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John Keats and the Ideas of the Enlightenment$
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Porscha Fermanis

Print publication date: 2009

Print ISBN-13: 9780748637805

Published to Edinburgh Scholarship Online: March 2012

DOI: 10.3366/edinburgh/9780748637805.001.0001

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PRINTED FROM EDINBURGH SCHOLARSHIP ONLINE (www.edinburgh.universitypressscholarship.com). (c) Copyright Edinburgh University Press, 2021. All Rights Reserved. An individual user may print out a PDF of a single chapter of a monograph in ESO for personal use.date: 27 July 2021

Political Economy: Commerce, Civic Tradition and the Luxury Debate in Isabella and Lamia

Political Economy: Commerce, Civic Tradition and the Luxury Debate in Isabella and Lamia

Chapter:
(p.97) Chapter 4 Political Economy: Commerce, Civic Tradition and the Luxury Debate in Isabella and Lamia
Source:
John Keats and the Ideas of the Enlightenment
Author(s):

Porscha Fermanis

Publisher:
Edinburgh University Press
DOI:10.3366/edinburgh/9780748637805.003.0005

This chapter reports the increasing resistance to the Enlightenment ‘cult of commerce’ from within the early nineteenth-century dissenting press, focusing on Leigh Hunt's Examiner. Isabella and Lamia make important contributions to debates on commercialisation and luxury. Isabella examines the effects of avarice and commercialism on the individual; Lamia, the broader social consequences of luxury and rampant consumerism. Hunt sustained critique of its more extreme or vicious manifestations in the form of luxury, money-getting and commercialism in the Examiner had a profound effect on John Keats' representations of the modern mercantile state in Isabella and Lamia. These poems show the way in which societies can fall into decline through an over-emphasis on the values associated with commercialism and luxury. Neither Isabella nor Lamia endorses without irony the experience of their lovers.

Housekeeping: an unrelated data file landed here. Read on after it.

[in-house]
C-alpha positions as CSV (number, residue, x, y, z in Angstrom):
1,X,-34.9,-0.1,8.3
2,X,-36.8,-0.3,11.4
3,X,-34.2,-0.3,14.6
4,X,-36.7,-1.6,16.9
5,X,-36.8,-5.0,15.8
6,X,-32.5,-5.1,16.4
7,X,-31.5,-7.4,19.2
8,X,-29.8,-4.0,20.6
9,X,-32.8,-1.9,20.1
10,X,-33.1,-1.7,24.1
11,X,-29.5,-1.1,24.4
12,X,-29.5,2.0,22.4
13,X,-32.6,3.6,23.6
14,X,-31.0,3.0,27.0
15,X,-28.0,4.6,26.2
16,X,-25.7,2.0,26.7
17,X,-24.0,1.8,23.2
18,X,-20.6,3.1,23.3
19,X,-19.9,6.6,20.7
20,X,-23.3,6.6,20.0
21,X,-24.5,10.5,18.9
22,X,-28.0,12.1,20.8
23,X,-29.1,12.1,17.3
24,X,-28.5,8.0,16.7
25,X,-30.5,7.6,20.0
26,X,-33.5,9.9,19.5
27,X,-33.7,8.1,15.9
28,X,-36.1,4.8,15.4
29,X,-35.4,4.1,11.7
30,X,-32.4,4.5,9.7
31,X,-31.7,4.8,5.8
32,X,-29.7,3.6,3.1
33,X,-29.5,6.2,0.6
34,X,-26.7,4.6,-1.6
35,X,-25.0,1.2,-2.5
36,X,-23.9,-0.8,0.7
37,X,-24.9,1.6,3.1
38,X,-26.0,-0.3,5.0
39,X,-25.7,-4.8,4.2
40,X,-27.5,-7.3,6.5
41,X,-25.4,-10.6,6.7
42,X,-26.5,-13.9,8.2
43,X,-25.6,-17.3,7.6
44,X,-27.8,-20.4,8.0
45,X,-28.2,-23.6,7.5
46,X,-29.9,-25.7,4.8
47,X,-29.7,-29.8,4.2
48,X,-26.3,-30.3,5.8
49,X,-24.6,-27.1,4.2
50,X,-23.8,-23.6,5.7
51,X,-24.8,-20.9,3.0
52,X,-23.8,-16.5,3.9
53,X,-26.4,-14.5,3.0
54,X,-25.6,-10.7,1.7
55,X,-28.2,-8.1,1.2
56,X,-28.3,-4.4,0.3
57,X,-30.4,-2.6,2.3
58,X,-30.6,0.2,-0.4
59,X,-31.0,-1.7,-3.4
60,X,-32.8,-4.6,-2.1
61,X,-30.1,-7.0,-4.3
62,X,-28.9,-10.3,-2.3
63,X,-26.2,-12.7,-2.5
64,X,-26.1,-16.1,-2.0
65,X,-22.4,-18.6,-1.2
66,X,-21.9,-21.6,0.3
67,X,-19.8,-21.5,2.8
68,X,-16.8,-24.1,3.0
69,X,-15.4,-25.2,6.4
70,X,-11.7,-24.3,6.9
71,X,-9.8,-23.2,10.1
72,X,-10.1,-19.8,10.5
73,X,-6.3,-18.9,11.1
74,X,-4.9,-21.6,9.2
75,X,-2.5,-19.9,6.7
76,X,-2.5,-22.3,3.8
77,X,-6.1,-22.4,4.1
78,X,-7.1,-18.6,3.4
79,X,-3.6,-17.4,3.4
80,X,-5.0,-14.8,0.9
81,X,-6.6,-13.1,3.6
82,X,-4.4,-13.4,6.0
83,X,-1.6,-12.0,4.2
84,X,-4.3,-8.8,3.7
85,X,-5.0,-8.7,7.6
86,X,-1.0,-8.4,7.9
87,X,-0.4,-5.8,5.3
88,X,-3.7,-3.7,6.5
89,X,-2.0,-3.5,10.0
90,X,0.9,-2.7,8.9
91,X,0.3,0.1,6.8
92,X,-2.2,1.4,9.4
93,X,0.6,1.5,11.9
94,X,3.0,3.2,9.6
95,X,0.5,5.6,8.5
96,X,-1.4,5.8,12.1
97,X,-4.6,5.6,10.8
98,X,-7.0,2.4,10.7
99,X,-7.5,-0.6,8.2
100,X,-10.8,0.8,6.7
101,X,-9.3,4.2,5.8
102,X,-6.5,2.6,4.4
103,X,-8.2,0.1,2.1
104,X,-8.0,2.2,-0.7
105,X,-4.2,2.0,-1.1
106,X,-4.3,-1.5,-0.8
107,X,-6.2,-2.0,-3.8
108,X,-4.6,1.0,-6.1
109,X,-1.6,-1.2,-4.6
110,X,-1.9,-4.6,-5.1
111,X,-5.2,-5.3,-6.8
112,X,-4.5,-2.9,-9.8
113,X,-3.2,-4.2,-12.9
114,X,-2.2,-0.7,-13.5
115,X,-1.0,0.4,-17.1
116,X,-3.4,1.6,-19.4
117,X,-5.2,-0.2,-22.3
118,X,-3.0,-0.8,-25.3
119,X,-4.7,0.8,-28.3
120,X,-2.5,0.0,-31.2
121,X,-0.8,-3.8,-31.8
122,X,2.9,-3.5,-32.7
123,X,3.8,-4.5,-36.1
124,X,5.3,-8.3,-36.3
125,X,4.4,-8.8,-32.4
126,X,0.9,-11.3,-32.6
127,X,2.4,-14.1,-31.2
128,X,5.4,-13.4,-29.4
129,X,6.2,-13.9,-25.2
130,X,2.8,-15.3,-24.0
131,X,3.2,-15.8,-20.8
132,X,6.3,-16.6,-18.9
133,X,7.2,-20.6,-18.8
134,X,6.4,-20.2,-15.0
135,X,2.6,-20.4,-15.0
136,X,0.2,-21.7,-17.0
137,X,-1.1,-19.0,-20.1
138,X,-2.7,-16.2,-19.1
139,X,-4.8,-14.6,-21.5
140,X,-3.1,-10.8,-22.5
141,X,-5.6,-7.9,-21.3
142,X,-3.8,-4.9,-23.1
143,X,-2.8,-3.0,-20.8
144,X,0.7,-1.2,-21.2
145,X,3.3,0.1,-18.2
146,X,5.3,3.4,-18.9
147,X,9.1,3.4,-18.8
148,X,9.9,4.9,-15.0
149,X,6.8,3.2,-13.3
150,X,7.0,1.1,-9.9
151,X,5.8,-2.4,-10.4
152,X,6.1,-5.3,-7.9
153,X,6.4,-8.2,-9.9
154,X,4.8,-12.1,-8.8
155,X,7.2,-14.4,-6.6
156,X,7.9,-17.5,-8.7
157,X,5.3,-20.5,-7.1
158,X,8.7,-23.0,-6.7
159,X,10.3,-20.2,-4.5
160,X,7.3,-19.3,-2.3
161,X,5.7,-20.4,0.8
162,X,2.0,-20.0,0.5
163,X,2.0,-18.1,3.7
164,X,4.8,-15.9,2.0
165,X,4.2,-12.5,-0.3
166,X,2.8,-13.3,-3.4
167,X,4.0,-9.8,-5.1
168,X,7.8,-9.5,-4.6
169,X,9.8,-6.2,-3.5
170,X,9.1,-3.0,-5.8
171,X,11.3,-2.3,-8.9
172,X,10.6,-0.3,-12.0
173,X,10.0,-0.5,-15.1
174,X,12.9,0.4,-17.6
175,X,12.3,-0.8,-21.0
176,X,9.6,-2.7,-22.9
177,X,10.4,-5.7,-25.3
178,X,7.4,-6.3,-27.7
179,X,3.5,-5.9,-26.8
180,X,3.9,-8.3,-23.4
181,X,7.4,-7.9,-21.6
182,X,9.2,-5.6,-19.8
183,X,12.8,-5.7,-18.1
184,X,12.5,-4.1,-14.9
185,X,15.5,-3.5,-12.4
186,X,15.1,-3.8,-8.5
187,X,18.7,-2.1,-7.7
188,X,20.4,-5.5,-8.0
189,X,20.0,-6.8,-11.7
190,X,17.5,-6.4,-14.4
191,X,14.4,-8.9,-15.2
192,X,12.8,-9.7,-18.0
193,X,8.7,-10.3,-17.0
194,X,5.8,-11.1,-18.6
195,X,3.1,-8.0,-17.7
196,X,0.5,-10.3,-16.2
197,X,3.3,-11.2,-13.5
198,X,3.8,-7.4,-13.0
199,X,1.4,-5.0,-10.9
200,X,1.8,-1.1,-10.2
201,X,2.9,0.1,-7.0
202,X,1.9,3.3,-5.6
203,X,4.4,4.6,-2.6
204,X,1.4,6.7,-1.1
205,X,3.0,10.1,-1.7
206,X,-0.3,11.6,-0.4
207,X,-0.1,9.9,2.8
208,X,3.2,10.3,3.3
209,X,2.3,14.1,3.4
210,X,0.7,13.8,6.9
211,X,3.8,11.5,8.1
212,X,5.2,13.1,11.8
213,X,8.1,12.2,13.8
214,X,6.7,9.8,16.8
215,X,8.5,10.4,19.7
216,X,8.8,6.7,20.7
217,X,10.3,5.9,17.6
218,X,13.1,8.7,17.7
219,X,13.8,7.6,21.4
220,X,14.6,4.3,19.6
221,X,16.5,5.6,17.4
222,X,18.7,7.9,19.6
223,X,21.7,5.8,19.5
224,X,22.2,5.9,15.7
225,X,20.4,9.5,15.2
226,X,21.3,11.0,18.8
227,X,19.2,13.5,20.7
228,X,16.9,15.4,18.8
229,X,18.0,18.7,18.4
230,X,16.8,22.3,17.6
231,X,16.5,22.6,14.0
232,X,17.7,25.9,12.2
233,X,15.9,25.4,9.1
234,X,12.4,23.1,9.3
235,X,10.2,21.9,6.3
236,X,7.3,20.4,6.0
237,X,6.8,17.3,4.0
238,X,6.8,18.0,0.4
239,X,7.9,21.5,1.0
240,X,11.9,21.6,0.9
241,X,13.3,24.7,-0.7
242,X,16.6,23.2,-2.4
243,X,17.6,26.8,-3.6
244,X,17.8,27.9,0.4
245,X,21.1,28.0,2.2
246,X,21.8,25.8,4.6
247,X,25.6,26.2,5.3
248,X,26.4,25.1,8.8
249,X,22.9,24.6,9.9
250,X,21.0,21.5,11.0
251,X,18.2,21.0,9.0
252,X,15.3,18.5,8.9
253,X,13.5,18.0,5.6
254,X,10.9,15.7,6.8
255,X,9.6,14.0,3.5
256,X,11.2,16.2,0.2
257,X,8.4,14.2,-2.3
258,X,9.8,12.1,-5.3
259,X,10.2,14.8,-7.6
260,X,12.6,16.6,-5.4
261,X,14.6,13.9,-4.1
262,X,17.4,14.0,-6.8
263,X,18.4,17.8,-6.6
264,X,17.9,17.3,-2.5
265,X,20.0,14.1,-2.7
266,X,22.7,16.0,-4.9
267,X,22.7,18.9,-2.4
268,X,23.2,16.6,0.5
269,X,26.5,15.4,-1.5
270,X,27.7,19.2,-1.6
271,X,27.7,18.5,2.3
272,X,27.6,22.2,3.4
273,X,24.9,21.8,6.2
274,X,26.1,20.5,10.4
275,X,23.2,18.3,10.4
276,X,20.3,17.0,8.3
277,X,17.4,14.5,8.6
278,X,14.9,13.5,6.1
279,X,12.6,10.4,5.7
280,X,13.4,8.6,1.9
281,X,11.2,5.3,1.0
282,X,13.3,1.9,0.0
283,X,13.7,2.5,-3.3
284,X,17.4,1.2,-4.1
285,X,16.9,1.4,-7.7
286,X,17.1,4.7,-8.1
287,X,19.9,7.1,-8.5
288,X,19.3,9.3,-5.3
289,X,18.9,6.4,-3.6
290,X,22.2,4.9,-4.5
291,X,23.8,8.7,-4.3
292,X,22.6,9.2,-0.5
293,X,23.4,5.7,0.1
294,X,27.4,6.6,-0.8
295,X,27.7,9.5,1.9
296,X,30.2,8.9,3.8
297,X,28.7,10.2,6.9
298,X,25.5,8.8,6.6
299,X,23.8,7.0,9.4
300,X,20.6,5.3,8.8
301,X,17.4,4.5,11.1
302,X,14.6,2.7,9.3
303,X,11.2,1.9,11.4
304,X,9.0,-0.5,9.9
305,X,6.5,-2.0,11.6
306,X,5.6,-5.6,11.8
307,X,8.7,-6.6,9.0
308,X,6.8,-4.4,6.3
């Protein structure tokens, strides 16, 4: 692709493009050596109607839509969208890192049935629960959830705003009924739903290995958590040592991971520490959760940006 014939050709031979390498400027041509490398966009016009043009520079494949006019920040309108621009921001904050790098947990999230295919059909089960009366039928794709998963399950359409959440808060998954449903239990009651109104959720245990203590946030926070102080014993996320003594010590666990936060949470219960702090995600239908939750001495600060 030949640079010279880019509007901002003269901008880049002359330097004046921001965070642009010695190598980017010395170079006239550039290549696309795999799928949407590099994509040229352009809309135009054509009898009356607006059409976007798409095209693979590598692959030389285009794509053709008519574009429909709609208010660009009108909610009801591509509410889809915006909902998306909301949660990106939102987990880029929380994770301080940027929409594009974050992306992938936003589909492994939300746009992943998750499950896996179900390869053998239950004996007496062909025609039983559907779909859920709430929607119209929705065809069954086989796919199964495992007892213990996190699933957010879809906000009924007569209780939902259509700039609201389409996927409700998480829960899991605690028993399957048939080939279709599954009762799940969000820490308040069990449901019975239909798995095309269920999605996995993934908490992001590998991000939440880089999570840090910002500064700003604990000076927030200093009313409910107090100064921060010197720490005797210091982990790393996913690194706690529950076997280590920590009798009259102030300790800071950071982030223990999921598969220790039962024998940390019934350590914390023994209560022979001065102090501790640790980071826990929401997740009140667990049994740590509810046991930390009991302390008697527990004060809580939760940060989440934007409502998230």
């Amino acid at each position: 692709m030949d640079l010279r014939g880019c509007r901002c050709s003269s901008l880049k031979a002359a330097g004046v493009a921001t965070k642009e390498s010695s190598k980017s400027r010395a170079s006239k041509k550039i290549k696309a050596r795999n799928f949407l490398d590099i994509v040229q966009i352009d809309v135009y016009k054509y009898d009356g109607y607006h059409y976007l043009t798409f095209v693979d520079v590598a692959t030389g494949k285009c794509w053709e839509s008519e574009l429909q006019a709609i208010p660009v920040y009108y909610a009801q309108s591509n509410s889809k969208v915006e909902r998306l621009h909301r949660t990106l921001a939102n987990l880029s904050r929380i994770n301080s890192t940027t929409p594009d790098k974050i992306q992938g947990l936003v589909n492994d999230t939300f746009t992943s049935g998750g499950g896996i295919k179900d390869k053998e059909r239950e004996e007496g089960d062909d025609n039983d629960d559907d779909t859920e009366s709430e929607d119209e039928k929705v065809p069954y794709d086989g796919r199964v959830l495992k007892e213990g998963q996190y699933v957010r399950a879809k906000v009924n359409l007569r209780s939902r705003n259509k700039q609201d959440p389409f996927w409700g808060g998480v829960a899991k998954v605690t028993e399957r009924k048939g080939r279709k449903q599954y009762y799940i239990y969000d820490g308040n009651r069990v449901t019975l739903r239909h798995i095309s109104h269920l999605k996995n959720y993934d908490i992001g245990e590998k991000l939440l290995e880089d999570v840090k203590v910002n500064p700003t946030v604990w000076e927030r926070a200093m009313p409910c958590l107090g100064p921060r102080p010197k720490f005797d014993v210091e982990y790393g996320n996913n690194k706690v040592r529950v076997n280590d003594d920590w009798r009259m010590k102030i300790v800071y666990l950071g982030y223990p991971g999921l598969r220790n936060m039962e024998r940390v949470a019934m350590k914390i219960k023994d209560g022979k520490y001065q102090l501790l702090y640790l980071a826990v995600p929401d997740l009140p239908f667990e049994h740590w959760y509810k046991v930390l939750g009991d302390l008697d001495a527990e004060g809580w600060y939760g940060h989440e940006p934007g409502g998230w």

Keywords:   Isabella, Lamia, Leigh Hunt, Examiner, John Keats, Enlightenment, commercialisation, luxury, commercialism

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